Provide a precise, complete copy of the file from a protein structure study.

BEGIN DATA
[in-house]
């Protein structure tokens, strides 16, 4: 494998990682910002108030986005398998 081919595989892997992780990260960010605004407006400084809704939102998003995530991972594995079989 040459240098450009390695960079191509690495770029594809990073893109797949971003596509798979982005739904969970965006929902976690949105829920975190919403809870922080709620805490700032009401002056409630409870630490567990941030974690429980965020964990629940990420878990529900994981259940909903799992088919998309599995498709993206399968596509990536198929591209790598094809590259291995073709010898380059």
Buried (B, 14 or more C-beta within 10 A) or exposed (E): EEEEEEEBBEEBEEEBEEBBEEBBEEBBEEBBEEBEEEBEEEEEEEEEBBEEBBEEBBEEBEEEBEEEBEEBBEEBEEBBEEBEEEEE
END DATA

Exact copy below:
[in-house]
């Protein structure tokens, strides 16, 4: 494998990682910002108030986005398998 081919595989892997992780990260960010605004407006400084809704939102998003995530991972594995079989 040459240098450009390695960079191509690495770029594809990073893109797949971003596509798979982005739904969970965006929902976690949105829920975190919403809870922080709620805490700032009401002056409630409870630490567990941030974690429980965020964990629940990420878990529900994981259940909903799992088919998309599995498709993206399968596509990536198929591209790598094809590259291995073709010898380059």
Buried (B, 14 or more C-beta within 10 A) or exposed (E): EEEEEEEBBEEBEEEBEEBBEEBBEEBBEEBBEEBEEEBEEEEEEEEEBBEEBBEEBBEEBEEEBEEEBEEBBEEBEEBBEEBEEEEE